Devlog 3/31/18 – Radial. Menus. Pt 2 // No Weekly Devlogs

Single-player games have plenty of advantages over multiplayer games in terms of design – one of my favorites of which is the freedom to mess with simulation speed (or time scale) to help control the flow of gameplay. Slowing down a game can help players through difficult sequences, inform them of critical situations like low health, or just show off cool moments with a “slow motion” effect. The Witcher 2 comes to mind – time slows down while the player switches weapons and abilities – because the combat is so fast-paced that the player could easily die while trying to make those decisions in real time.

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A game with free-running elements and several abilities (many of which are necessary for survival or reaching certain areas) is a prime candidate for the same method that The Witcher employs. The only issue I found with the slowdown while using the menu in that game was that I would often bring up the menu just to watch enemies and predict their actions. It gave me a leg up in deadly situations but it felt a little like an exploit to look past the menu and use the time scale manipulation as an extra ability in itself.

Well, that (hopefully) won’t happen in The Seeker, thanks to a brutally blurred-out main camera while the menu is open! Obviously testing will show whether coming back to the game after using the menu is too tough on the player… but it may solve the time-manipulation-as-an-ability issue. In any case, I like the attention that it draws toward the menu.

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Unrelated but relevant: level design and world building being pretty time-consuming means weekly devlogs don’t make much sense for the time being. Stay up to date with fresh gameplay screenshots and gifs every Saturday on Twitter! Devlogs will feature substantial development updates only but this way I should be able to make them more in-depth.



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Devlog 3/3/18 – Radial. Menus. Pt 1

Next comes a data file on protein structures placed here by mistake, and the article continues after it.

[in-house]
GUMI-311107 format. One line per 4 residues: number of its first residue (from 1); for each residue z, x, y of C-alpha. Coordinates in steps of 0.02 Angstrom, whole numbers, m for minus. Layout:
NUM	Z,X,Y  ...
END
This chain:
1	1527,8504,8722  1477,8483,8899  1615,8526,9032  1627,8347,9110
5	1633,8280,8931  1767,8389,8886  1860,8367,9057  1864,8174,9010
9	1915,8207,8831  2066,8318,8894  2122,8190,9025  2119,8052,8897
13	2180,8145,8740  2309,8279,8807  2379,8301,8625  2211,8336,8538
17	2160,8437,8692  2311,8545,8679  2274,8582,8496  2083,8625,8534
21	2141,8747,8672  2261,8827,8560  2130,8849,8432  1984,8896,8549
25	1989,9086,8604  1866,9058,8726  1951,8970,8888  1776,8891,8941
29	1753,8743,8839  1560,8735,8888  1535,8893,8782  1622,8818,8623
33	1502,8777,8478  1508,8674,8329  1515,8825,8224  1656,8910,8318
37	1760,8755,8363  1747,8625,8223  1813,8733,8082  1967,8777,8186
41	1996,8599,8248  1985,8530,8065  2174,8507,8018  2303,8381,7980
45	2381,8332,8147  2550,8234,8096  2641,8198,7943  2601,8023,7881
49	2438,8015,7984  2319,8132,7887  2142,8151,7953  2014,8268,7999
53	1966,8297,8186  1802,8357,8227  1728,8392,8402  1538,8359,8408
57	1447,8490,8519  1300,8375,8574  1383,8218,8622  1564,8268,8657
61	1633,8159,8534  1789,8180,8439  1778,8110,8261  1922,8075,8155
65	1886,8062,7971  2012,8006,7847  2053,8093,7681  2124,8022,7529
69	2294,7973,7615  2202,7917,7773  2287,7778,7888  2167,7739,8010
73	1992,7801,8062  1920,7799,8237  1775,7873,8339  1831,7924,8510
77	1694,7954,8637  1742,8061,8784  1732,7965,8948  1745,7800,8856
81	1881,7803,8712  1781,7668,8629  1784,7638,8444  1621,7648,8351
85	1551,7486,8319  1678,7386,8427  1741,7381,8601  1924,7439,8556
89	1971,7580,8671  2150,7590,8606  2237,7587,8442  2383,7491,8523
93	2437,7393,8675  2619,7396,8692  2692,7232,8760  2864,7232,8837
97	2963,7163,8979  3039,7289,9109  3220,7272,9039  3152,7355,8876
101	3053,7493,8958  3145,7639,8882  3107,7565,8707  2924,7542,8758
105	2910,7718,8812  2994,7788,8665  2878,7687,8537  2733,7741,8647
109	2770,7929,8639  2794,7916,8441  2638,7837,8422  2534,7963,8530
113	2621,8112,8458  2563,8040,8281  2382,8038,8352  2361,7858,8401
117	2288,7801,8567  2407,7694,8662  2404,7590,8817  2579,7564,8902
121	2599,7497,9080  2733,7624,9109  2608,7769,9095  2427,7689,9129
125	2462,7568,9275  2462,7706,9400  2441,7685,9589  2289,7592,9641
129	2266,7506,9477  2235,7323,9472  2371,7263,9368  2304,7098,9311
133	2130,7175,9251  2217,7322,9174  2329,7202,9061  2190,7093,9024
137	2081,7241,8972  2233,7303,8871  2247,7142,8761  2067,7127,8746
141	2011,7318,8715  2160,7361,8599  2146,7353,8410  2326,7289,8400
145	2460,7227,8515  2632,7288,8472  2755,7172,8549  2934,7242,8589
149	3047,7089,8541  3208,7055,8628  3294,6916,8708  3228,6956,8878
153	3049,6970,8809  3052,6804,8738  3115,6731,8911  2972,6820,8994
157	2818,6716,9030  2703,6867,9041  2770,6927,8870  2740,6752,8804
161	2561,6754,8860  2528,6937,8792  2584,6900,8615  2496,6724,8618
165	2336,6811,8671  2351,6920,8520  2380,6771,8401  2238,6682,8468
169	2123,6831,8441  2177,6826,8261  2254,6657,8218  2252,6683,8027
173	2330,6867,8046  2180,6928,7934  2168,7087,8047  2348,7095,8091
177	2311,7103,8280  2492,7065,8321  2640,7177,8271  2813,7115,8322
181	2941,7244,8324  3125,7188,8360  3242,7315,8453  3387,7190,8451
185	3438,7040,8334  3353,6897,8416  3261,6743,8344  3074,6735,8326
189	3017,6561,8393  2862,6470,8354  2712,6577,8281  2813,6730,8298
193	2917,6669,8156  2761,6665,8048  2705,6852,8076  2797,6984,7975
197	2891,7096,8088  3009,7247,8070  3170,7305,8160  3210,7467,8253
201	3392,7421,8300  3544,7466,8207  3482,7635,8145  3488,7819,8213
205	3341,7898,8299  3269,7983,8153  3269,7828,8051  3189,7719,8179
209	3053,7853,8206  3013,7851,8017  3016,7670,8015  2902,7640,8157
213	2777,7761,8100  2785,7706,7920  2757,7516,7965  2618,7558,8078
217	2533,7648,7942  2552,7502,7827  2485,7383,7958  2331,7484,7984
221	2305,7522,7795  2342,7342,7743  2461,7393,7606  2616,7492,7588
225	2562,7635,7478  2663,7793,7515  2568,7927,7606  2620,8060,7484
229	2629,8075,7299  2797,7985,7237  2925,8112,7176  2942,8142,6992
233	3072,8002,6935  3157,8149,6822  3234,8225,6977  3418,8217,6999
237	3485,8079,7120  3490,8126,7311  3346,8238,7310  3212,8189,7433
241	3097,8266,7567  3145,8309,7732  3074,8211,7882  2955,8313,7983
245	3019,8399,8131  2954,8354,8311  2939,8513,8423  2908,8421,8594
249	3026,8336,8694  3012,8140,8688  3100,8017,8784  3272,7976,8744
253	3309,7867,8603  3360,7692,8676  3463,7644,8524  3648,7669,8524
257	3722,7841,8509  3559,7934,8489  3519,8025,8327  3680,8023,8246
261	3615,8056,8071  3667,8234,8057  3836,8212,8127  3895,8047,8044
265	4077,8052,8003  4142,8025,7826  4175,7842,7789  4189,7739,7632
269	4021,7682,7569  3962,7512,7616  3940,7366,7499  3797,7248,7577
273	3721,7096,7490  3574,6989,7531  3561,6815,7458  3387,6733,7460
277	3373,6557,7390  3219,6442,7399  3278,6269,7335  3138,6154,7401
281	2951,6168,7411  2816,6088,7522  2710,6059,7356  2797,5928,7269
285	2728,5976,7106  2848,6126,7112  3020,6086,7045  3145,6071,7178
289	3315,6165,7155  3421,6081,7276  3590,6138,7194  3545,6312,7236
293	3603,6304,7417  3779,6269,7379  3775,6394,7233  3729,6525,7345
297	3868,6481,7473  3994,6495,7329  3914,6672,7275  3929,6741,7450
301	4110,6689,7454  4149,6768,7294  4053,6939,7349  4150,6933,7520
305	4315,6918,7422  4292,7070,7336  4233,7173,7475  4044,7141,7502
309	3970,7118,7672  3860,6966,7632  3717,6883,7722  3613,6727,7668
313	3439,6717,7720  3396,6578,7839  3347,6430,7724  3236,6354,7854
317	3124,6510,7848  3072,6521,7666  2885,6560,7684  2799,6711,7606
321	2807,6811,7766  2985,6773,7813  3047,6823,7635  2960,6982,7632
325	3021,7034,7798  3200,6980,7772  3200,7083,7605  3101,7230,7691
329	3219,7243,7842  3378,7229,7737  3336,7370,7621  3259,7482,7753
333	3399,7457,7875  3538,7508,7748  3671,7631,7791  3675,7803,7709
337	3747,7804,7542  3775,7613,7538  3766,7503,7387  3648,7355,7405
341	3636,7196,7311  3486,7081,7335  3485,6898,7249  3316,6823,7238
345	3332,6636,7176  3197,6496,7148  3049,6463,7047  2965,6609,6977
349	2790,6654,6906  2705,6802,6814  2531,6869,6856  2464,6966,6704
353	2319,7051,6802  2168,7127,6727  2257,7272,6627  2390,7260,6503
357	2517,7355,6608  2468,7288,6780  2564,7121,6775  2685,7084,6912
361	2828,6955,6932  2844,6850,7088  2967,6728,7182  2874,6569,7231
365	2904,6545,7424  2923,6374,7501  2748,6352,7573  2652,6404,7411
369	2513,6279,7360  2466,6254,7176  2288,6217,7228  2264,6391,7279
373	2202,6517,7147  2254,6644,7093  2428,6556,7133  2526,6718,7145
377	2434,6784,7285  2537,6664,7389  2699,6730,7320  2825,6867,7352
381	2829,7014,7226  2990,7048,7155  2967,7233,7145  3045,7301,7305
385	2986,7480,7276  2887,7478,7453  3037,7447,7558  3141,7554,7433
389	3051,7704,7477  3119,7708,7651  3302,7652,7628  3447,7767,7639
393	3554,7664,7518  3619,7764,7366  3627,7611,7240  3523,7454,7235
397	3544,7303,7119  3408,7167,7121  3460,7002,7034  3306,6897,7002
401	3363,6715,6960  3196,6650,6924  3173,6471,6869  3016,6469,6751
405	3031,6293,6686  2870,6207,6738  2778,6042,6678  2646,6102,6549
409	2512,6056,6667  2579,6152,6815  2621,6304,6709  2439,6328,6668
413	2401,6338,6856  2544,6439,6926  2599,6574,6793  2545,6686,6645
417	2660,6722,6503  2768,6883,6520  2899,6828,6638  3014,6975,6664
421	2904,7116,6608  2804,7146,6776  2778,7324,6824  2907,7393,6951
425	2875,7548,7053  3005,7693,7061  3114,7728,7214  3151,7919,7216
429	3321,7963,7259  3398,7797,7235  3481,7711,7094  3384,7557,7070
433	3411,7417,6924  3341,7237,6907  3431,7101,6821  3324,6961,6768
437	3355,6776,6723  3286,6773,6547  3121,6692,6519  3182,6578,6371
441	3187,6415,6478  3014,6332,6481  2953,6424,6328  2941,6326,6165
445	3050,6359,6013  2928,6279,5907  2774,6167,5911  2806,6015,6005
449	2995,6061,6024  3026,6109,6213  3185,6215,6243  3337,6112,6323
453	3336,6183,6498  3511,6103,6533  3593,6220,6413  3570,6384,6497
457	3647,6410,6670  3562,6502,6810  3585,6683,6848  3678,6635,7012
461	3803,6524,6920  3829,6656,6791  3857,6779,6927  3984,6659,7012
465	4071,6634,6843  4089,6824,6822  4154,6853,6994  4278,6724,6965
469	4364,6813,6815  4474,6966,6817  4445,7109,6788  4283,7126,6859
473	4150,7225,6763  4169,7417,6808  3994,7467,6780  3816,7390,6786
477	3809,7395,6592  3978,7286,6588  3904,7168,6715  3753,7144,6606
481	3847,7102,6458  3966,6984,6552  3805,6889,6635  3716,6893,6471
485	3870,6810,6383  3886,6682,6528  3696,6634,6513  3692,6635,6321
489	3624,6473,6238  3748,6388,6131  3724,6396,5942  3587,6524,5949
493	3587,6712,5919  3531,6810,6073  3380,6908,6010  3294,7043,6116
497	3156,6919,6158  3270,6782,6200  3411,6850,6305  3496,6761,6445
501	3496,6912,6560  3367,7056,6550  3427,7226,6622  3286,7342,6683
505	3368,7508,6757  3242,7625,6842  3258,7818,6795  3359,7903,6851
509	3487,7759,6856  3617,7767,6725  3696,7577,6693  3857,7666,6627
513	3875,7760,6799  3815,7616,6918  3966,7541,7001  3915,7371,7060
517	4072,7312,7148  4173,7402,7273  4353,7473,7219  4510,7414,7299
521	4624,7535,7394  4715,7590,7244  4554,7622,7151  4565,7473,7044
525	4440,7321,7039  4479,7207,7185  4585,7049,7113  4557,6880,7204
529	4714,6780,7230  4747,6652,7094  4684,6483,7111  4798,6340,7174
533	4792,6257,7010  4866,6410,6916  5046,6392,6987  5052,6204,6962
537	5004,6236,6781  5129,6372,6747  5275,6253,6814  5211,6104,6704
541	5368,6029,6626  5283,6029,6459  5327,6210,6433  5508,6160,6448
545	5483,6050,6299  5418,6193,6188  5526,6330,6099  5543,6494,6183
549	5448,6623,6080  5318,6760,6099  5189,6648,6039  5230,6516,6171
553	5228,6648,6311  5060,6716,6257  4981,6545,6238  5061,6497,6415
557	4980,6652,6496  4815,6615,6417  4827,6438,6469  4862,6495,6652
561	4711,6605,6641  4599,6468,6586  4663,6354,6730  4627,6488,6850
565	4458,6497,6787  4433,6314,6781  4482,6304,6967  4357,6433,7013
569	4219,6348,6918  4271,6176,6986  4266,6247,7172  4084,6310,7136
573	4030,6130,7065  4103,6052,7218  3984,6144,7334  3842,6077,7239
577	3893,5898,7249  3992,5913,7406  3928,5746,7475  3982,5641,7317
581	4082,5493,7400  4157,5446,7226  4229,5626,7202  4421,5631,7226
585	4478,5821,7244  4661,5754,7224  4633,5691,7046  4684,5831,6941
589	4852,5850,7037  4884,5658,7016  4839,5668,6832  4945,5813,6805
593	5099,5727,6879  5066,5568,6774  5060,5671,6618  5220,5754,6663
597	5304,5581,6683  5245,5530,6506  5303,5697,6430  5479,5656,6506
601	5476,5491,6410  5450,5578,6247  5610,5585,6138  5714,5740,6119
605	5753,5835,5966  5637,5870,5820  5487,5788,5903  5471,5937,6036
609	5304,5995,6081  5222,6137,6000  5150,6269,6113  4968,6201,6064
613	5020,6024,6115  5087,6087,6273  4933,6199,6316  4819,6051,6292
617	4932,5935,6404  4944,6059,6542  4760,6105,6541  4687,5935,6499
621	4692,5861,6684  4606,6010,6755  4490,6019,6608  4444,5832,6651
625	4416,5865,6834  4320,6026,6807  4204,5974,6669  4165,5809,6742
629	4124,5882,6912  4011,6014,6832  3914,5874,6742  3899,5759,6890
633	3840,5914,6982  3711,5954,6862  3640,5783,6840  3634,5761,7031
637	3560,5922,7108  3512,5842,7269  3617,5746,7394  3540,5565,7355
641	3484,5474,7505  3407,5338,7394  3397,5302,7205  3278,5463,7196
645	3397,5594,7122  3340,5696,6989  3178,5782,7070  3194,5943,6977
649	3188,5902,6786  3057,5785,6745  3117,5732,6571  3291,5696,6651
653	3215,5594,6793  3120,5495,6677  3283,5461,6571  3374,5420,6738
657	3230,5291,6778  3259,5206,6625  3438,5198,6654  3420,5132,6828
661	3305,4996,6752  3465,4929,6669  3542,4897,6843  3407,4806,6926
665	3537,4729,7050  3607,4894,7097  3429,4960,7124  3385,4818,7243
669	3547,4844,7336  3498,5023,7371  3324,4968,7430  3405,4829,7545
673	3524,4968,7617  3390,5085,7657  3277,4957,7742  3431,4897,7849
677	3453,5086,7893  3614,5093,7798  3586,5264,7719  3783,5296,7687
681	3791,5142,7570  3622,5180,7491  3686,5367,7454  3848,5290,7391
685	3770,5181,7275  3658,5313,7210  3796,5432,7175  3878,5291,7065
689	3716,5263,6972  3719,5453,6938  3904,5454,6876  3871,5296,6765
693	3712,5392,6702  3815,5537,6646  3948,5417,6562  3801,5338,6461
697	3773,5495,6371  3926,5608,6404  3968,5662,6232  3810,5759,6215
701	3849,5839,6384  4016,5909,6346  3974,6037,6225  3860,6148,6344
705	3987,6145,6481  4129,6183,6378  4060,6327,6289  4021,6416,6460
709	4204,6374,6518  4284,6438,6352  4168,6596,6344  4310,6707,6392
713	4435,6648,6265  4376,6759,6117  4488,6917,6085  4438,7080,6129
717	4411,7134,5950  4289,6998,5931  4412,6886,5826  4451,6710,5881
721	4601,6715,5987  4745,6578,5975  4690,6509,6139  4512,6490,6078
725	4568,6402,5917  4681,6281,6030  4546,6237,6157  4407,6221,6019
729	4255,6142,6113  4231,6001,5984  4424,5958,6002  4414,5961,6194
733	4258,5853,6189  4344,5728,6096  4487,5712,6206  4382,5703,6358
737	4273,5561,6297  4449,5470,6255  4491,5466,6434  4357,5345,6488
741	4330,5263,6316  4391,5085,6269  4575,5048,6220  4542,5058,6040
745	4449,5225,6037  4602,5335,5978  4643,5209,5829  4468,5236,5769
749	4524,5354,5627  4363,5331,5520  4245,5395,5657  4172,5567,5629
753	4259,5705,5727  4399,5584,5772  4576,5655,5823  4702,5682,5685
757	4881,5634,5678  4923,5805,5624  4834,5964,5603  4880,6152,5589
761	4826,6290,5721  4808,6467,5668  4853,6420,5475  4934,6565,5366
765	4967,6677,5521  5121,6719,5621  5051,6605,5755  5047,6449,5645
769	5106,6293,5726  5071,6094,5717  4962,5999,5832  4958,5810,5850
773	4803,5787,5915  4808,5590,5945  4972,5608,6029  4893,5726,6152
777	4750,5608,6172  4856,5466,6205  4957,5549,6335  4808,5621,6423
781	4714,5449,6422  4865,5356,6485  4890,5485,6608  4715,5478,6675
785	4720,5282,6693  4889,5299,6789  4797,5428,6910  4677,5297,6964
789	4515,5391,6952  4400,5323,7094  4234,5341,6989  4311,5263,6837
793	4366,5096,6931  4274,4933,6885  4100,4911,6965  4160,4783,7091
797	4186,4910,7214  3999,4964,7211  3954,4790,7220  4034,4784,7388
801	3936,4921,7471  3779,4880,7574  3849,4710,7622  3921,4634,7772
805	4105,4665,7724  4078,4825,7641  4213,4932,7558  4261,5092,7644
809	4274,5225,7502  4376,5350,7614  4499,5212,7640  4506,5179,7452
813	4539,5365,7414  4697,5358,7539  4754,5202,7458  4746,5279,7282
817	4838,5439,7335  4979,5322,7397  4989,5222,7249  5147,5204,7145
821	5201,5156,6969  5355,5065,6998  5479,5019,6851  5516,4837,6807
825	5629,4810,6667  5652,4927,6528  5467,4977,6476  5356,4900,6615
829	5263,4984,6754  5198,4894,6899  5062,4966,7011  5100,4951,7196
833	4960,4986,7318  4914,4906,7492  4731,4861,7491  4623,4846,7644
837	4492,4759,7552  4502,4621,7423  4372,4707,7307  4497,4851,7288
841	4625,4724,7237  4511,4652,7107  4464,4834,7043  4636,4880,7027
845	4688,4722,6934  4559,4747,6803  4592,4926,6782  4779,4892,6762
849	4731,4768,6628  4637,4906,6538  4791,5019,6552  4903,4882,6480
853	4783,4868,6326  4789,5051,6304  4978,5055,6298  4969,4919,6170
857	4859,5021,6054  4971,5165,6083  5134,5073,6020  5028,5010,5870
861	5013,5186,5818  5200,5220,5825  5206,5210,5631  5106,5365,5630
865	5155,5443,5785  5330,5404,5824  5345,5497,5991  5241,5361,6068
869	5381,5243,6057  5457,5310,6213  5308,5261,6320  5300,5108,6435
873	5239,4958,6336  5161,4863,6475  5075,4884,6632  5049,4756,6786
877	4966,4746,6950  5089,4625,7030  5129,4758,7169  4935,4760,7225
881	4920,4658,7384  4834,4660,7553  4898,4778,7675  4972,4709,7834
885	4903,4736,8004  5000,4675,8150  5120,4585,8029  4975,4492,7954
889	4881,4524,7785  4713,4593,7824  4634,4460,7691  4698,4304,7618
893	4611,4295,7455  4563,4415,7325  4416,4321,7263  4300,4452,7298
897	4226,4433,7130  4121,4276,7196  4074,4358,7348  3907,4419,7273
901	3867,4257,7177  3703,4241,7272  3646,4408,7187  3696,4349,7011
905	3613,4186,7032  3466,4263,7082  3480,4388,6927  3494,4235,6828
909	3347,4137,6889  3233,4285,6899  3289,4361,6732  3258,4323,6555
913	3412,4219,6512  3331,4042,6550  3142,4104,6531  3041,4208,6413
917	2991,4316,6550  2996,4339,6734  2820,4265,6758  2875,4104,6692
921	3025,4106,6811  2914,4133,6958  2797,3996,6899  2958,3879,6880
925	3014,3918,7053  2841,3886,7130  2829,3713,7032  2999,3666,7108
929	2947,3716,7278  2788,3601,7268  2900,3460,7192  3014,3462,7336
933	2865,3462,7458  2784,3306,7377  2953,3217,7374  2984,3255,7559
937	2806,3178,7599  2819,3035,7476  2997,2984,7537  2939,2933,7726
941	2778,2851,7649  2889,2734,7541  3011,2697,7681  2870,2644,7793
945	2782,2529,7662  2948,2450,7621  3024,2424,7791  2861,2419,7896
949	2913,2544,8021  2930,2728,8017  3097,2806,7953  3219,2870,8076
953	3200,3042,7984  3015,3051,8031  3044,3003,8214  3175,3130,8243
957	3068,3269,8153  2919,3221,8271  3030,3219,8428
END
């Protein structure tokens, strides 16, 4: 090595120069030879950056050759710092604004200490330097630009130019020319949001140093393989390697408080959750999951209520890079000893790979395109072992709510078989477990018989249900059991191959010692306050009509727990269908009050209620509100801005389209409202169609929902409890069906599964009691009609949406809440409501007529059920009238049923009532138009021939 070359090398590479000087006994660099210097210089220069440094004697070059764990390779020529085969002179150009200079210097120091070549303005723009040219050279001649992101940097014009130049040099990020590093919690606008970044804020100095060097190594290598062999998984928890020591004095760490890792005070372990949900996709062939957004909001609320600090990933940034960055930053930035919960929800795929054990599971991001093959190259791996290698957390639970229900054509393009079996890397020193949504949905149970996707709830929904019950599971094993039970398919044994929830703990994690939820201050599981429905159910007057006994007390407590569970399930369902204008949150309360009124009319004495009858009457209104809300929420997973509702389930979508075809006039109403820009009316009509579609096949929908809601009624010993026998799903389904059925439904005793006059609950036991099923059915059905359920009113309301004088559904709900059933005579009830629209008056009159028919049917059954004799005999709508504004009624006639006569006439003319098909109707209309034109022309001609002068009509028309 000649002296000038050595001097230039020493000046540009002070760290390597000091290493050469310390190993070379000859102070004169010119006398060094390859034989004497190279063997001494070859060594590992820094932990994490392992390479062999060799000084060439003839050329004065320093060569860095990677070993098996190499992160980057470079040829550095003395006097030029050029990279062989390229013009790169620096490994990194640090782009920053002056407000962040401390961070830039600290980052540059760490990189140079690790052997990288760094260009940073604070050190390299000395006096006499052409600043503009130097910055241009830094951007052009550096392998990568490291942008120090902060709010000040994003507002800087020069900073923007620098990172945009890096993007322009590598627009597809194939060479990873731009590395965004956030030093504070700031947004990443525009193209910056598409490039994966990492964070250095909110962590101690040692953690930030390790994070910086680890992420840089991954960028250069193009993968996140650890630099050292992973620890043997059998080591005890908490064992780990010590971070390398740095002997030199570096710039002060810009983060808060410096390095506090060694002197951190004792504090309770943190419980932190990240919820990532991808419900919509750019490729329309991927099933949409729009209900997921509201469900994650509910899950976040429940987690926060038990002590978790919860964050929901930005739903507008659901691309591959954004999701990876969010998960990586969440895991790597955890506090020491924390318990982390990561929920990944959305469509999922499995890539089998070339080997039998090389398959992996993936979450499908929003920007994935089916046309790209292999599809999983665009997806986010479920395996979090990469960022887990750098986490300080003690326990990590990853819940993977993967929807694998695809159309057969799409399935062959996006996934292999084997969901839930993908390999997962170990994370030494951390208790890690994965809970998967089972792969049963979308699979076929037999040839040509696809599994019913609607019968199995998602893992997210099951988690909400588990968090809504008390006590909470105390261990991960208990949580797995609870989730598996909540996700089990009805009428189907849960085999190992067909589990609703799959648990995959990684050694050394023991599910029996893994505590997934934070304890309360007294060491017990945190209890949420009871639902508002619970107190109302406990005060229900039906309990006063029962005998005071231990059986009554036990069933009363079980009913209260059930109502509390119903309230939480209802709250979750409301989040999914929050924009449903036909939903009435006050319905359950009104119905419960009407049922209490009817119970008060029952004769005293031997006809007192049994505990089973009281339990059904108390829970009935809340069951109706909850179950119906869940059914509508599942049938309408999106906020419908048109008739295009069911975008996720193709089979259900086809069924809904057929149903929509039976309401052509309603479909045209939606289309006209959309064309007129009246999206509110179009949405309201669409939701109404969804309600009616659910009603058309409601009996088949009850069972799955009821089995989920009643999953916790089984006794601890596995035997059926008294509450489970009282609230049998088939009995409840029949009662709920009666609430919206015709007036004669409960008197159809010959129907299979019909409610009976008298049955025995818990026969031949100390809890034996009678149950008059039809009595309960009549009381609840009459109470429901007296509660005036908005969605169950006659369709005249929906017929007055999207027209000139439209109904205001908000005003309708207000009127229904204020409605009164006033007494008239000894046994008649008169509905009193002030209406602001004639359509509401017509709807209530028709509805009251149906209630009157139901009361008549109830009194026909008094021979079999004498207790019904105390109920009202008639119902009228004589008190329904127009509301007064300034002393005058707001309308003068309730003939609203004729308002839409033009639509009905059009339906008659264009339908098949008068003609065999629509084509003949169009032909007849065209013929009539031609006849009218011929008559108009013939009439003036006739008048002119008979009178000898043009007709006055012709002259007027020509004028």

After figuring out the way that the player will unlock new abilities in The Seeker, I had to take a fresh look at my placeholder system for selecting abilities (using the d-pad to cycle through them) and due to the fast-paced ability switching that will need to happen, I landed on the idea of using a radial menu.

That was two weeks ago.

I’ve tackled some interesting geometry problems already in this project (which I’ll probably write down later just so I remember how I solved them) but this one was a doozy. After scouring the web for ready-made radial menu solutions, I found none that avoided putting a cursor on the screen and comparing its location to the center of the menu to get an angle. I wanted a “real” radial menu – like in The Witcher 3, where you move the mouse or hold a stick on the gamepad and a selector rotates. With no starting point except some working knowledge of how rotations and input work, I went through many (many, many) potential solutions that completely flopped until I arrived at this.

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The player unlocks a new ability and can select it and find more information about it in the radial menu.

Its appearance will probably change a lot but I’m happy with the way that gamepad and mouse movement are apparently identical in moving the selector around. The player just holds a button, moves the selector and lets go of the button to select an ability. I’ll be going into more detail of how it works in a later devlog – for my future self and other devs. 🙂


Devlog 2/10/18 – Super Bros. Snapshot